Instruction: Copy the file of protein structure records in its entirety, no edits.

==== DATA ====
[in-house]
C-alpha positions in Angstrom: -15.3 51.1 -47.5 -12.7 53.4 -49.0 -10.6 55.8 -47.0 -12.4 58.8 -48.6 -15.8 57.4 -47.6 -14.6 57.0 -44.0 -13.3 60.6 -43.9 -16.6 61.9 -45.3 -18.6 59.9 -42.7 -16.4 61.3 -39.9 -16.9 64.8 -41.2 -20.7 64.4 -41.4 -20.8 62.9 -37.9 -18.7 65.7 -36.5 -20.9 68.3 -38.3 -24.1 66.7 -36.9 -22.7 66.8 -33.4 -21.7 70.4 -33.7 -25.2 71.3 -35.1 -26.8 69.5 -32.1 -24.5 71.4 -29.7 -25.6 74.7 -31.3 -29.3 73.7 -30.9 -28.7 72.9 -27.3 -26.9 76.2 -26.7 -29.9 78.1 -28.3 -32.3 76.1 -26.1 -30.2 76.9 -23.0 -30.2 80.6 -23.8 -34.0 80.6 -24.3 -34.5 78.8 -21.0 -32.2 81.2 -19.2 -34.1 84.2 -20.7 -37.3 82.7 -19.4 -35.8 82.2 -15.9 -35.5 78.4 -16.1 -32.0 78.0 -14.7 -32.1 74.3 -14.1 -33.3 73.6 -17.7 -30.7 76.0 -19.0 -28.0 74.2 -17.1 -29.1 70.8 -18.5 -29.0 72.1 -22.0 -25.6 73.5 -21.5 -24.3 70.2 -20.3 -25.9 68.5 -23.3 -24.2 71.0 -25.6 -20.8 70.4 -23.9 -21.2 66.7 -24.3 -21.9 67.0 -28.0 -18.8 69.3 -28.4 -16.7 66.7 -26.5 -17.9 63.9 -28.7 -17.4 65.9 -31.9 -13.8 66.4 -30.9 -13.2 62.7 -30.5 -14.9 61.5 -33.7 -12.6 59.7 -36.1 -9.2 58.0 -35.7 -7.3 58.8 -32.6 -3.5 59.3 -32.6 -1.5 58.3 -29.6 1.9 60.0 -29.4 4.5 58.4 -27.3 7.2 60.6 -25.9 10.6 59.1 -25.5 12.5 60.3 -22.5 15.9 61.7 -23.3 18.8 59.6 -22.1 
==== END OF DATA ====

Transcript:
[in-house]
C-alpha positions in Angstrom: -15.3 51.1 -47.5 -12.7 53.4 -49.0 -10.6 55.8 -47.0 -12.4 58.8 -48.6 -15.8 57.4 -47.6 -14.6 57.0 -44.0 -13.3 60.6 -43.9 -16.6 61.9 -45.3 -18.6 59.9 -42.7 -16.4 61.3 -39.9 -16.9 64.8 -41.2 -20.7 64.4 -41.4 -20.8 62.9 -37.9 -18.7 65.7 -36.5 -20.9 68.3 -38.3 -24.1 66.7 -36.9 -22.7 66.8 -33.4 -21.7 70.4 -33.7 -25.2 71.3 -35.1 -26.8 69.5 -32.1 -24.5 71.4 -29.7 -25.6 74.7 -31.3 -29.3 73.7 -30.9 -28.7 72.9 -27.3 -26.9 76.2 -26.7 -29.9 78.1 -28.3 -32.3 76.1 -26.1 -30.2 76.9 -23.0 -30.2 80.6 -23.8 -34.0 80.6 -24.3 -34.5 78.8 -21.0 -32.2 81.2 -19.2 -34.1 84.2 -20.7 -37.3 82.7 -19.4 -35.8 82.2 -15.9 -35.5 78.4 -16.1 -32.0 78.0 -14.7 -32.1 74.3 -14.1 -33.3 73.6 -17.7 -30.7 76.0 -19.0 -28.0 74.2 -17.1 -29.1 70.8 -18.5 -29.0 72.1 -22.0 -25.6 73.5 -21.5 -24.3 70.2 -20.3 -25.9 68.5 -23.3 -24.2 71.0 -25.6 -20.8 70.4 -23.9 -21.2 66.7 -24.3 -21.9 67.0 -28.0 -18.8 69.3 -28.4 -16.7 66.7 -26.5 -17.9 63.9 -28.7 -17.4 65.9 -31.9 -13.8 66.4 -30.9 -13.2 62.7 -30.5 -14.9 61.5 -33.7 -12.6 59.7 -36.1 -9.2 58.0 -35.7 -7.3 58.8 -32.6 -3.5 59.3 -32.6 -1.5 58.3 -29.6 1.9 60.0 -29.4 4.5 58.4 -27.3 7.2 60.6 -25.9 10.6 59.1 -25.5 12.5 60.3 -22.5 15.9 61.7 -23.3 18.8 59.6 -22.1 